Results of the Detroit
Faith-Based Mini- by Quentin J. Moore, MPH and pating churches received information
Market Project 1 Brandess Wallace, MPH on health and wellness programs,
educational resources, other materi-
From the Editor 3 The Detroit Fruit and Vegetable Mini- als, and technical assistance. Staff pro-
Market Project was created as a col- vided support in troubleshooting as
Does Branched-Chain Amino laborative effort of faith partners who well as assisted in the coordination of
Acid Supplementation Offer were recruited to accomplish a shared health screenings and educational lec-
Ergogenic Benefits? 5 goal: to promote healthful eating and tures for the churches. The mini-
physical activity among African marts were targeted to low-income
CPE article—Diabetes: Americans in churches and faith- residents, offering them low-cost
Something to Stress About 8 based organizations as a means to fresh produce at accessible locations.
address the huge burden and dispari-
2006 SCAN Symposium ty of cardiovascular disease (CVD) Methods
Presentations 11 among blacks.1,2 The program’s goals The Detroit Fruit and Vegetable Mini-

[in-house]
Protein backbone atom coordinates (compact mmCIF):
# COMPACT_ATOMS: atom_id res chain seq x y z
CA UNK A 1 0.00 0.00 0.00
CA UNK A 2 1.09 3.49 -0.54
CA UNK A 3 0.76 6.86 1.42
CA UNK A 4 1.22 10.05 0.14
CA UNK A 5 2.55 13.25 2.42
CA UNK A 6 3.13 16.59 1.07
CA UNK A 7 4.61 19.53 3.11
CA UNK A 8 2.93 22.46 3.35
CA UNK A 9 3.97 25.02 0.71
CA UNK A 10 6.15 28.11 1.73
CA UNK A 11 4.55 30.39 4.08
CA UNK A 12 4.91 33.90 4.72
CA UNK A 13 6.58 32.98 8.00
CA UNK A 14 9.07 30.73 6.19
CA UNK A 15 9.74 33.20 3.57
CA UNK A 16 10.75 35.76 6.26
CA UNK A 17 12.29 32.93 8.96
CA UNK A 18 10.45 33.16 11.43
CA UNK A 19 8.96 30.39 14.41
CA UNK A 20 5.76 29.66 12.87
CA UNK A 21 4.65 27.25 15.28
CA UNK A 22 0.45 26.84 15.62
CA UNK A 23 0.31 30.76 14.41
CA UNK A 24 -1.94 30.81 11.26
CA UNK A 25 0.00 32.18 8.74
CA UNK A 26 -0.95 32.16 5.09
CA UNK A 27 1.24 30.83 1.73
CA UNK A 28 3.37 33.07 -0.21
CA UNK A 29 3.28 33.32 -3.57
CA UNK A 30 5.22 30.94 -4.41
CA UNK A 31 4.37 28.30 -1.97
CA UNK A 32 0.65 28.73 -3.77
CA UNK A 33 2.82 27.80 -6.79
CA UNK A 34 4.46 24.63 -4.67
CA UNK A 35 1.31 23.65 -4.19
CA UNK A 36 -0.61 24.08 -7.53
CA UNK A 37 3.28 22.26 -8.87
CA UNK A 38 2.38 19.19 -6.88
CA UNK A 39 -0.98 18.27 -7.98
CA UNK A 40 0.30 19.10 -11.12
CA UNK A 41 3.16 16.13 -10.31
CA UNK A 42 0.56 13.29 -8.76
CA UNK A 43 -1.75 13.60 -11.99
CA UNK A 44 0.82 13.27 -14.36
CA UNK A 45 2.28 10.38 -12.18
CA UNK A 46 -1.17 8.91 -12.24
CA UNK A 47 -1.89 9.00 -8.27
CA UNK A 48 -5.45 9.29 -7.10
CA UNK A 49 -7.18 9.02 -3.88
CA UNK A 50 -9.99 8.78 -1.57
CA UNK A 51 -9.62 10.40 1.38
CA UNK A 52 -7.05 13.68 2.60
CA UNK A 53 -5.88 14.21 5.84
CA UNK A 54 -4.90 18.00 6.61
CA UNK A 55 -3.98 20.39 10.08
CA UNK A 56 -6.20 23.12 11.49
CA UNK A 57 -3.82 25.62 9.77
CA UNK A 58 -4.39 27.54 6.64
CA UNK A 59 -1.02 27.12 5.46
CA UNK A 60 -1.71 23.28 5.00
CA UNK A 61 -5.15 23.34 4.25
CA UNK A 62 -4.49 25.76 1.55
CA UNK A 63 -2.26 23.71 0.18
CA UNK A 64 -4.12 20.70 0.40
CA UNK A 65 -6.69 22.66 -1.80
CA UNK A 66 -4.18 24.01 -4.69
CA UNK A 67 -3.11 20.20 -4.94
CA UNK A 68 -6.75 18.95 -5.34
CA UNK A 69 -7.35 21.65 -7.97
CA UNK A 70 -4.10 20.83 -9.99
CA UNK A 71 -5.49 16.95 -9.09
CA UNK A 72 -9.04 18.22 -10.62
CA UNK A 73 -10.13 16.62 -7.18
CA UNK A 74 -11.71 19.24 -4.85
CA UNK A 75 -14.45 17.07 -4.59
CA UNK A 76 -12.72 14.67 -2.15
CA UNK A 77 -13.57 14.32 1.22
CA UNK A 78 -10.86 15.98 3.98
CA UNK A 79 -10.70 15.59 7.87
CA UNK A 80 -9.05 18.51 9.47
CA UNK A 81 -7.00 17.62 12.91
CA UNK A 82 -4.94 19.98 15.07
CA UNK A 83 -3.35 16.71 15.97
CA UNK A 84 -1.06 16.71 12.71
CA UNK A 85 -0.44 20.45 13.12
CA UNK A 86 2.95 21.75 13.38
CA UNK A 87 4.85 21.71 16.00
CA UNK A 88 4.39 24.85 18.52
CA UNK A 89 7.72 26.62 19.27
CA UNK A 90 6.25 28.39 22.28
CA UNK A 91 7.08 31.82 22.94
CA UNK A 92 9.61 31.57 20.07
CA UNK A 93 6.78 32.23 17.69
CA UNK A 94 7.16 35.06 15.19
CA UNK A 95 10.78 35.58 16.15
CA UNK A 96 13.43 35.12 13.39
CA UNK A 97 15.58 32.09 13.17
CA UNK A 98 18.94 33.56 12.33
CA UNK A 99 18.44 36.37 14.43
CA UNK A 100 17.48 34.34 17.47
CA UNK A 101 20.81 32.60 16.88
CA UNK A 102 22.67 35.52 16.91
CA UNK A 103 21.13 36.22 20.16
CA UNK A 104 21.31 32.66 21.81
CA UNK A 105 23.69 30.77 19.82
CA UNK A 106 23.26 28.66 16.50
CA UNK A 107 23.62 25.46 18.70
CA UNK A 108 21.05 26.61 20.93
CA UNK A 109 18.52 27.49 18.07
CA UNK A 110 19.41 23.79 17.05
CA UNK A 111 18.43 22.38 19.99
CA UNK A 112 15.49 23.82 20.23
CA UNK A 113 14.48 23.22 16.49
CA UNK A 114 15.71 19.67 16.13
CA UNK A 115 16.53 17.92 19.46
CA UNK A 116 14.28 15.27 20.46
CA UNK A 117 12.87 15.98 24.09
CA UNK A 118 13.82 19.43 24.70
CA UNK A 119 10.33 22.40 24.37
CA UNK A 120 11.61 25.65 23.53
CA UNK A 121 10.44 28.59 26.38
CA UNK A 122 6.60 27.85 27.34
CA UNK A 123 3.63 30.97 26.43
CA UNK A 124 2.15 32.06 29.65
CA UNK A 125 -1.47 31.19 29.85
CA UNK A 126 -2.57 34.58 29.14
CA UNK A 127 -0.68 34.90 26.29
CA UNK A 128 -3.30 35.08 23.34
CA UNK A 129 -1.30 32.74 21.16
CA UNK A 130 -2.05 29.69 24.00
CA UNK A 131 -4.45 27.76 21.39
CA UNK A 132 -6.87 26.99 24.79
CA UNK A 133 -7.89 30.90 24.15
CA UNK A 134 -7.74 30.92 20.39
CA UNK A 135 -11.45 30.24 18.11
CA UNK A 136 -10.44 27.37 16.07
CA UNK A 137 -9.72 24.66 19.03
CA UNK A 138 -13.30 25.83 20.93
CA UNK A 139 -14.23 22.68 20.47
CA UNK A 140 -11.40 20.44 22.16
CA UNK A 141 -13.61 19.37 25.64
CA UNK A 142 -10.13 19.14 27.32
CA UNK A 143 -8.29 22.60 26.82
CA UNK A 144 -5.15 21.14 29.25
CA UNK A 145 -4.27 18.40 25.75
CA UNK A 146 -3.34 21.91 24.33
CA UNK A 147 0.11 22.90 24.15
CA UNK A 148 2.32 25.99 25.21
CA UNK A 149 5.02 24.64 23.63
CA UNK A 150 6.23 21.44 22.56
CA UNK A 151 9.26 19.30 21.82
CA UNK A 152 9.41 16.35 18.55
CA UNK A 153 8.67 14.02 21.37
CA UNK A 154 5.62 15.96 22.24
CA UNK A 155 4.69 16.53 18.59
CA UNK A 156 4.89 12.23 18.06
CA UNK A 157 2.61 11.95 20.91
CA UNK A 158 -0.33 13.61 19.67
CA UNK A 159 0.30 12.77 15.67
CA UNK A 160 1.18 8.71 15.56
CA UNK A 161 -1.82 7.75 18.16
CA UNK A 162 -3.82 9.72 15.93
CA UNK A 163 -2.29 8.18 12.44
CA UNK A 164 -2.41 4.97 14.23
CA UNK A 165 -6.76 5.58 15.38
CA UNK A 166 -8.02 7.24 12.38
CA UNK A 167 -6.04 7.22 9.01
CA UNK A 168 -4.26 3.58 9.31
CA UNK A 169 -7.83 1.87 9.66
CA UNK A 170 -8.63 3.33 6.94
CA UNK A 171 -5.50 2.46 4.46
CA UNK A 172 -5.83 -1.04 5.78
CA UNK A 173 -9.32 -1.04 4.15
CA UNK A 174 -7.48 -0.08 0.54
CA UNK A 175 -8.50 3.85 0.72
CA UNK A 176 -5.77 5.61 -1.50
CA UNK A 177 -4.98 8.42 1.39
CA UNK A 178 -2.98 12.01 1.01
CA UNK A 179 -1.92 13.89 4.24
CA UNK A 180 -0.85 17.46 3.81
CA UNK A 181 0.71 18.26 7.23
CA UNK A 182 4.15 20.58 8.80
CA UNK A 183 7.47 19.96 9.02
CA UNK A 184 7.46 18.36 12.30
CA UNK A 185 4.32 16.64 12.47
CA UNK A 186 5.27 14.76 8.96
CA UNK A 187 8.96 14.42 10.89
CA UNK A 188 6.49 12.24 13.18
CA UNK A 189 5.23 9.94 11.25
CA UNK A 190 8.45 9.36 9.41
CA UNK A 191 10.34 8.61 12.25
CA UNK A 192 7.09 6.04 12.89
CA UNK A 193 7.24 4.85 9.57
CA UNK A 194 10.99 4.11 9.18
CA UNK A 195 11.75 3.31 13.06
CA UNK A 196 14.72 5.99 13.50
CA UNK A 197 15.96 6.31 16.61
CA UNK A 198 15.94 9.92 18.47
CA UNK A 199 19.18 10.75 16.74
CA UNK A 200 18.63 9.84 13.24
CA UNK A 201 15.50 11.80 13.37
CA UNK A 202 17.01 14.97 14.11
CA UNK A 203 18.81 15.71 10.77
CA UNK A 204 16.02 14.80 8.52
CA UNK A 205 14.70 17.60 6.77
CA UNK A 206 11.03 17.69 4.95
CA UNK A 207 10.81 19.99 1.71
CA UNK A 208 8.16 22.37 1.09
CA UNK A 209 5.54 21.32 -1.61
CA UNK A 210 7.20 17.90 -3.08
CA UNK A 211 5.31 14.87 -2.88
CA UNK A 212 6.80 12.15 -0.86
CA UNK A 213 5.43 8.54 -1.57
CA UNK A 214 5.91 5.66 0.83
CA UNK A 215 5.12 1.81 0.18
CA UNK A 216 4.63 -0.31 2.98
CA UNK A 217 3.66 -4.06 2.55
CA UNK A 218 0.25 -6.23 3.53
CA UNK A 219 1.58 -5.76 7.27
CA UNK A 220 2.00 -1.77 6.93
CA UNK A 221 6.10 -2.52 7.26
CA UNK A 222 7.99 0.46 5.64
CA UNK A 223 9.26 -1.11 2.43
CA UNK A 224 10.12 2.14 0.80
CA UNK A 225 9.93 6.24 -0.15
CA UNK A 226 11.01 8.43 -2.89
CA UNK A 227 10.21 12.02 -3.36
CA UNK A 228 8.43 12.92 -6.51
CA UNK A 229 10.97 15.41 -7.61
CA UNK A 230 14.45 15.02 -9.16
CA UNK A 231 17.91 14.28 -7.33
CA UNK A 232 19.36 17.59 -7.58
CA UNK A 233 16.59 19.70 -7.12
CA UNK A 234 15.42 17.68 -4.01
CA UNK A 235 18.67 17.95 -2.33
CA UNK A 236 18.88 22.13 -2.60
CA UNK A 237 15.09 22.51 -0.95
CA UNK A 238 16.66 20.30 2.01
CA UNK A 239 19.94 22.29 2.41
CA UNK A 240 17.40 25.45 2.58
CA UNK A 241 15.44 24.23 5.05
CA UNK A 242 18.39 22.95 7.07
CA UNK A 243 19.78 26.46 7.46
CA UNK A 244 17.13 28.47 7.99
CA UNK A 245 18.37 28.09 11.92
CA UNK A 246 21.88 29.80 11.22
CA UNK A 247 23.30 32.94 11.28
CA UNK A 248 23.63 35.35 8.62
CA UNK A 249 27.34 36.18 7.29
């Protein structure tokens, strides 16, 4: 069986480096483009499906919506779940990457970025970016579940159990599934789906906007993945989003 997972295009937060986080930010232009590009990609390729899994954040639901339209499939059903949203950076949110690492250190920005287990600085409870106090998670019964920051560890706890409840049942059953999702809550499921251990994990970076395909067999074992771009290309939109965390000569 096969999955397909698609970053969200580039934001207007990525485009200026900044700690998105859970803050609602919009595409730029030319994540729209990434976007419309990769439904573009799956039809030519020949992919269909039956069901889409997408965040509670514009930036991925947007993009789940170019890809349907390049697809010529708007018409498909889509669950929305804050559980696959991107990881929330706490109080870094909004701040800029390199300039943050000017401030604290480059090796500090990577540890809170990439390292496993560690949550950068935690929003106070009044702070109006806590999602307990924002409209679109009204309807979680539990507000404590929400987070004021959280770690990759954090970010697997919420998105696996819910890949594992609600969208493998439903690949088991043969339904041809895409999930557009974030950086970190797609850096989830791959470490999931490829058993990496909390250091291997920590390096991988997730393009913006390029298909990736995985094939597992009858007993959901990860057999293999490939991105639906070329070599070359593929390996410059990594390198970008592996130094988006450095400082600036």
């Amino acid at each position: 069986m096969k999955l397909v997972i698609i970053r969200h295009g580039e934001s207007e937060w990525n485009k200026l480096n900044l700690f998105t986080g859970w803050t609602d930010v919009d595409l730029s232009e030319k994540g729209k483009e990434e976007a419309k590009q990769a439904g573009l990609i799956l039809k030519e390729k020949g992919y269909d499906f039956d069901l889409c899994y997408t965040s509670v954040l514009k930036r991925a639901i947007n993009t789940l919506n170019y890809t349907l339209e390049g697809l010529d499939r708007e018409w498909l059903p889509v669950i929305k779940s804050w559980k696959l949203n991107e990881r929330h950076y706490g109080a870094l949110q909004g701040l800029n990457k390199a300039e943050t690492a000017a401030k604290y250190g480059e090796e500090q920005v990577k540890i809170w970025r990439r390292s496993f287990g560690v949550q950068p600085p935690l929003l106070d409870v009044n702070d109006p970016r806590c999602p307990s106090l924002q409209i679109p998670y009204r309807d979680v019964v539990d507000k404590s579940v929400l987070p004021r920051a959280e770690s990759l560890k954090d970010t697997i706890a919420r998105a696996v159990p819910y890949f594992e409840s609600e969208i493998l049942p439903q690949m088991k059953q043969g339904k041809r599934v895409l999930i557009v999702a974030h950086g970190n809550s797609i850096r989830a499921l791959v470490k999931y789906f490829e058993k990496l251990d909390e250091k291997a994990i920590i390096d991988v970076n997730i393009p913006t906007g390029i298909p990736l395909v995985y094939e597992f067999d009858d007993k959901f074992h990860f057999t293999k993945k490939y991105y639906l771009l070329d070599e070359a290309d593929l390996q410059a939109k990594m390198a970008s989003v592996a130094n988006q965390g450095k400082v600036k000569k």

and objectives, along with pilot data Market Project utilized quantitative
From the Chair 19 on its implementation, were previous- and qualitative methods. Quantitative
ly described in SCAN’s PULSE data were collected via a retrospective
2006 ADA Food & Nutrition (Winter 2006). Partnering with the pretest. This method of self-report
Conference & Expo (FNCE) 19 Michigan Department of Community evaluation offers a vehicle for docu-
Health, the Michigan Public Health menting behavioral change at an end-
Reviews 20 Institute (MPHI) obtained funding to point, with each respondent serving
conduct this special project to as his/her own control. The instru-
Sports Dietetics USA increase capacity and provide ments are relatively easy to develop,
Research Digest 21 resources for faith-based fruit and use, and analyze.5 Results are credible
vegetable mini-markets in 10 church- and are a proficient indication of pro-
SCAN Notables 23 es in Detroit and its surrounding gram impact when a traditional
areas. Faith-based wellness programs pre/post design cannot be utilized.5,6
2006-2007 Executive have previously been successful in However, retrospective pretests carry
Committee 24 empowering African-American some limitations. Validity can be com-
churches to promote fruit and veg- promised when self-reported data
Of Further Interest 27 etable consumption as a method to and recall are used. Insufficient recall
decrease the risks of CVD and hyper- and biased responses are possible
Upcoming Events 28 tension in the black population.3,4 problems with these types of evalua-
The 10 selected church sites were tive instruments.7
provided with training and materials The retrospective pretest used in
enabling them to conduct fruit and the mini-market project was revised
vegetable mini-markets. Throughout from a previous 5 A Day initiative